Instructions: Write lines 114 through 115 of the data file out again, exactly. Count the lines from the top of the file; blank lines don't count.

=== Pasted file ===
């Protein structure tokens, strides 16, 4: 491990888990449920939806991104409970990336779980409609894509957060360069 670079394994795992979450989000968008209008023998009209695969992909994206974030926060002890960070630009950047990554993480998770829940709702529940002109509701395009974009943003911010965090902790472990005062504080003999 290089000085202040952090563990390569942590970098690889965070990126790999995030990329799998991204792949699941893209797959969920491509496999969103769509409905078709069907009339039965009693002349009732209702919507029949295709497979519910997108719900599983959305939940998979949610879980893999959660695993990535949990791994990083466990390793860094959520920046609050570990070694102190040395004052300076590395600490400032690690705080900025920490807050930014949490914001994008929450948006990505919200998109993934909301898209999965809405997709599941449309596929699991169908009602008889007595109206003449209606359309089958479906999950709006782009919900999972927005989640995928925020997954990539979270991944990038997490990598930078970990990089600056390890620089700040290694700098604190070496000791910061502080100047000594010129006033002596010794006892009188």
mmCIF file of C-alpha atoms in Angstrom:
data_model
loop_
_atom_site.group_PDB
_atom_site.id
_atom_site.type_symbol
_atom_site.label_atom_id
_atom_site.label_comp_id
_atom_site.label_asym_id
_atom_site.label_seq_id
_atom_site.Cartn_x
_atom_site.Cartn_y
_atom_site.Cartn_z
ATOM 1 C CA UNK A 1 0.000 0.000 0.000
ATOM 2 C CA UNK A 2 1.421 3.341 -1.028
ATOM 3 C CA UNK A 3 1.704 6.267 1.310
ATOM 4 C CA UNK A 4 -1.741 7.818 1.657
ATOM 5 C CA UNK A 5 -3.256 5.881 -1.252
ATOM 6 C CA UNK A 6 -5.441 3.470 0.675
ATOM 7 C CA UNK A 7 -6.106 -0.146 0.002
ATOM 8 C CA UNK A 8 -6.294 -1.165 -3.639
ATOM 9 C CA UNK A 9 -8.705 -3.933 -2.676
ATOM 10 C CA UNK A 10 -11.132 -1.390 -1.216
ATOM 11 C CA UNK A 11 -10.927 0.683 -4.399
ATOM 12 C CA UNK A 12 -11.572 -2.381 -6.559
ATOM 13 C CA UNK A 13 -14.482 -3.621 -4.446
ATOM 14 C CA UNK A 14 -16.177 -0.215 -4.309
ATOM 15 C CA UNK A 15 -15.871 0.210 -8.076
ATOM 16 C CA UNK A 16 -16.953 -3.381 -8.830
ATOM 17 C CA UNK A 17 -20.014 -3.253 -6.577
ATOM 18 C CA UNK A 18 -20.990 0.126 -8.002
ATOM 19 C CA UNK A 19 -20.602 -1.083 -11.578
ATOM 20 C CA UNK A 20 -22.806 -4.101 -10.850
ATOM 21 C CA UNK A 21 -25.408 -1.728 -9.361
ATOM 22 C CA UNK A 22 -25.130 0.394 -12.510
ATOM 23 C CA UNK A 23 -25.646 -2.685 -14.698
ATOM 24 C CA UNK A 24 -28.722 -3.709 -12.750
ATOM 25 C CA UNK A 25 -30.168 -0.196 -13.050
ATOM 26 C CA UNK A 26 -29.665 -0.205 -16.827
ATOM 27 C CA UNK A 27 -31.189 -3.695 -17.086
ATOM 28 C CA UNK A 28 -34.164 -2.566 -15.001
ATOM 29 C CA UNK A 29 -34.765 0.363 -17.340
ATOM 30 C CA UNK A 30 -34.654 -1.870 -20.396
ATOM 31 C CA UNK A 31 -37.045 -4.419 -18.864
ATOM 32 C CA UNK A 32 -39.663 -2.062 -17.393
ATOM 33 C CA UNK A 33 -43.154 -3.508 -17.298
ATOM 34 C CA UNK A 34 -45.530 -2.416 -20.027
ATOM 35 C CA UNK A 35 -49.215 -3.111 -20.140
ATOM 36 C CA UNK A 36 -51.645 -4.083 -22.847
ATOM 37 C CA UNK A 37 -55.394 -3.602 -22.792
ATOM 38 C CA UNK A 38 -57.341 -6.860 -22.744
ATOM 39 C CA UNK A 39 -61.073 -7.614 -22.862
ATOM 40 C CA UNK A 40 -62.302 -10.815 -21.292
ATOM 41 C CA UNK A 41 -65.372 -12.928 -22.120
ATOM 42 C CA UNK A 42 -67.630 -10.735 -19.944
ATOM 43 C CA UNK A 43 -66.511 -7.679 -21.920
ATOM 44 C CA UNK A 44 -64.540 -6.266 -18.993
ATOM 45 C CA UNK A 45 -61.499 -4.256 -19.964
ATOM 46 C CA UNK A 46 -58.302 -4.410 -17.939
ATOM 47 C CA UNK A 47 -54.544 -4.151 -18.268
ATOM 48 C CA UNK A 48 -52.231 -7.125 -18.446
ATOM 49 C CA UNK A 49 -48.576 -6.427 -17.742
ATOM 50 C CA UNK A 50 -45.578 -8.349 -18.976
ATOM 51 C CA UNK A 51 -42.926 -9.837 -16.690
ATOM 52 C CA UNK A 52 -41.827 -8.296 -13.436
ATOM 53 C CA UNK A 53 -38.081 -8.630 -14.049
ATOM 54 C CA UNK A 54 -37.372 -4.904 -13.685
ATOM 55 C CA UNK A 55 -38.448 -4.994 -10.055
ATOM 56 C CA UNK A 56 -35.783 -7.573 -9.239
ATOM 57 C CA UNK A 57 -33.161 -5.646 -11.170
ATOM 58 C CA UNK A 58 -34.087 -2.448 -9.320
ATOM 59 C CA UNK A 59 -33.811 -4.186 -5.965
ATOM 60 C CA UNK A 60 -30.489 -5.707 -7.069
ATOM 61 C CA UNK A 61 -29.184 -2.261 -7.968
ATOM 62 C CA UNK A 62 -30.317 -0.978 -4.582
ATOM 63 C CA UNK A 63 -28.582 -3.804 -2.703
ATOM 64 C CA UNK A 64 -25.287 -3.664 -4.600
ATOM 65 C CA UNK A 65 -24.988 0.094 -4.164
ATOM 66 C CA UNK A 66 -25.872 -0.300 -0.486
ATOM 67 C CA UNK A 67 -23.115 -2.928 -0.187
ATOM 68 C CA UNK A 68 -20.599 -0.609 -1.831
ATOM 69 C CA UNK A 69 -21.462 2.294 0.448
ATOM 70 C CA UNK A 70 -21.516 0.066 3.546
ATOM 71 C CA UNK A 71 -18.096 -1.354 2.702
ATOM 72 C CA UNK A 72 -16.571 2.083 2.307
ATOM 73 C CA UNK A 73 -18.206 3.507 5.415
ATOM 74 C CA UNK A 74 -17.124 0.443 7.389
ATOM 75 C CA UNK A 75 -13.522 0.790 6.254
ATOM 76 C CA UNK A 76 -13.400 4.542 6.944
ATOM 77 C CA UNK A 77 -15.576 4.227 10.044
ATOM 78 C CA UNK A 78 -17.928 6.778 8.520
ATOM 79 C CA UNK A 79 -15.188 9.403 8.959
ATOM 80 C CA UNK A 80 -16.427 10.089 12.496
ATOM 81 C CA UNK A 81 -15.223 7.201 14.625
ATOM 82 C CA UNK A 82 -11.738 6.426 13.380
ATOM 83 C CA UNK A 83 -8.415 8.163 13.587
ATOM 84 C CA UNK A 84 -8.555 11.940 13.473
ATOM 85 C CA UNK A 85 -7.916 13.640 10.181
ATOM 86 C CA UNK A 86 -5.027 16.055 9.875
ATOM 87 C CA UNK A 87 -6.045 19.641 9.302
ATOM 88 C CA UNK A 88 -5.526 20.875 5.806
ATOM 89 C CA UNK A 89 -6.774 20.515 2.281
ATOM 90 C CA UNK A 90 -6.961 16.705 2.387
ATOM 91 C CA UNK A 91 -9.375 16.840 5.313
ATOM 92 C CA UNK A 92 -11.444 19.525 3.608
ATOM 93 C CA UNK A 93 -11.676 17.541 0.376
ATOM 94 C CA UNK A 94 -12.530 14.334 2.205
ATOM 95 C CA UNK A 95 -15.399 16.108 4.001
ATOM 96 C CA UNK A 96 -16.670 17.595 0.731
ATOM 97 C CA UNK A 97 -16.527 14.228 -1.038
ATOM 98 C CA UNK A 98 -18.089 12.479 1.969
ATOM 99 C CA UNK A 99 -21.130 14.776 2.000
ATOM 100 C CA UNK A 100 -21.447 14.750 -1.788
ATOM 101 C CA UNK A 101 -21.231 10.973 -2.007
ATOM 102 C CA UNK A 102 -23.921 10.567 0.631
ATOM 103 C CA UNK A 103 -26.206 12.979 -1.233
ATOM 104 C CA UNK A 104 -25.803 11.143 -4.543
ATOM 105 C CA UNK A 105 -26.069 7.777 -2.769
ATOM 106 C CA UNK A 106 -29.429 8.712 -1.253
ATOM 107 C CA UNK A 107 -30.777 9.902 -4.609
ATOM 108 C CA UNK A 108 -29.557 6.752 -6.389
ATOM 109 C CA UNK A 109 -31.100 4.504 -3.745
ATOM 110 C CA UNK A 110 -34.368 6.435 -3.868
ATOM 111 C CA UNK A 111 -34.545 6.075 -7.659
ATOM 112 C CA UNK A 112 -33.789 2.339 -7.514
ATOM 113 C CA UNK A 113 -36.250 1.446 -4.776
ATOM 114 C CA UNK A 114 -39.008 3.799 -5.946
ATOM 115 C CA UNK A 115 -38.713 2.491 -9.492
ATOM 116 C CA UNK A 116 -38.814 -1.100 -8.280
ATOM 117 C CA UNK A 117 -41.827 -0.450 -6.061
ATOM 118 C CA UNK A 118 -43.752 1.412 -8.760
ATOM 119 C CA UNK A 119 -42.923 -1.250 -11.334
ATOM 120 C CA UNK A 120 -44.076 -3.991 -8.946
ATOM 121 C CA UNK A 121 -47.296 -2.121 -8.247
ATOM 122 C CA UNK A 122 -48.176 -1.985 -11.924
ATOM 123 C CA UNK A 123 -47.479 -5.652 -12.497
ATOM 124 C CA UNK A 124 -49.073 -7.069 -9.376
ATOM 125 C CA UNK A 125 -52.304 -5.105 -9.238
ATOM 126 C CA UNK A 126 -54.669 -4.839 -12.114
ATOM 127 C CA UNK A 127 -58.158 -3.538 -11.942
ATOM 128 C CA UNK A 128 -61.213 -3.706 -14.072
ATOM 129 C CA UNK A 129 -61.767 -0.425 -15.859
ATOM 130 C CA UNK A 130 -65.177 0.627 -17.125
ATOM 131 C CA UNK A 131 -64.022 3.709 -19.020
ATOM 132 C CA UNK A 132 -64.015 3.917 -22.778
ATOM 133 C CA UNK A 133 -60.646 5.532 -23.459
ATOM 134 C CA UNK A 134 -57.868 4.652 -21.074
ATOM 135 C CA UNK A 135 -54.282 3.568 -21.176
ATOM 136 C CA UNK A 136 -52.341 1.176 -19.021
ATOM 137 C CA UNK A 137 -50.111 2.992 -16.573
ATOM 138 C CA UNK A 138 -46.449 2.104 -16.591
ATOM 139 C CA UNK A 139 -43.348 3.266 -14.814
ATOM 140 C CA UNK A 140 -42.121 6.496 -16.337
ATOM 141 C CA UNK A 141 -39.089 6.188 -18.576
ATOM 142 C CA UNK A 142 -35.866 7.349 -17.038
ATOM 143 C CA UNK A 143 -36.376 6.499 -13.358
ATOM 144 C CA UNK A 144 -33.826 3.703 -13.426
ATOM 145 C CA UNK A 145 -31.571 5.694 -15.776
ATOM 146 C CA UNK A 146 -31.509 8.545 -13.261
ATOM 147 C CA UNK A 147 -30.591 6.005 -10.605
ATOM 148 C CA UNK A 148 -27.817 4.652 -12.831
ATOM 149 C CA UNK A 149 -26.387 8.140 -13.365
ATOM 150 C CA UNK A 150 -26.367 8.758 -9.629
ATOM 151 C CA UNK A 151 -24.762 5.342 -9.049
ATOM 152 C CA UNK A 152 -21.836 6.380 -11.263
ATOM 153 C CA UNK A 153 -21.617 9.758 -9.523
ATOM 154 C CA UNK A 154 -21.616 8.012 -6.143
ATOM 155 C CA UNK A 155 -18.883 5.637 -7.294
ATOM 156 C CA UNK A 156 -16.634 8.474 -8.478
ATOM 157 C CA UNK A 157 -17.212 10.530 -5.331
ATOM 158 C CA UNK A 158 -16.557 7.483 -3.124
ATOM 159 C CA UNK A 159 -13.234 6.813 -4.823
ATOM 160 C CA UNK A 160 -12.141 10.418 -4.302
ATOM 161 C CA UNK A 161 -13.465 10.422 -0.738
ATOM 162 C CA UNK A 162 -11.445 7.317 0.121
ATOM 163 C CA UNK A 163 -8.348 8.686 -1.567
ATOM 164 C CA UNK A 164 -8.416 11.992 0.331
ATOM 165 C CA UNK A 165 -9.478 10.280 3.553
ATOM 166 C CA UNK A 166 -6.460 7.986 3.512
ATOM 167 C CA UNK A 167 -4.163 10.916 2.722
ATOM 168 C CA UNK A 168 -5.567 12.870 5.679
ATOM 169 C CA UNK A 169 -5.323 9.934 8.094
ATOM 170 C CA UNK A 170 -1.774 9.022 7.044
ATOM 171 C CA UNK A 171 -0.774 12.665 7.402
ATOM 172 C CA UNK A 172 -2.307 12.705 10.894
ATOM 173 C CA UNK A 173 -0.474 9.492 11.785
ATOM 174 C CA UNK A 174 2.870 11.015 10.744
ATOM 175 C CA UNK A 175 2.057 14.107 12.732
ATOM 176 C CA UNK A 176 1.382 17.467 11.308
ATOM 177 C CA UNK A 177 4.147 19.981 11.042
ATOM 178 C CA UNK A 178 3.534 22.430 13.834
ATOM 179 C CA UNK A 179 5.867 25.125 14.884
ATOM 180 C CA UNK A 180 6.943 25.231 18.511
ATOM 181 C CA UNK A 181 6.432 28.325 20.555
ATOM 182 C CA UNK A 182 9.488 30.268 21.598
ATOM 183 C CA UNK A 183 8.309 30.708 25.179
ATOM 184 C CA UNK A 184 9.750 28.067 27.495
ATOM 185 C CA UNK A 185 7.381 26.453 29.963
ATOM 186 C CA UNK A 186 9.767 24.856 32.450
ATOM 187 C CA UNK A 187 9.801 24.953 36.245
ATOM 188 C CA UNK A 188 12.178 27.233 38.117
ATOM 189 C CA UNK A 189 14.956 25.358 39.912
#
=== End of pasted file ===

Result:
ATOM 100 C CA UNK A 100 -21.447 14.750 -1.788
ATOM 101 C CA UNK A 101 -21.231 10.973 -2.007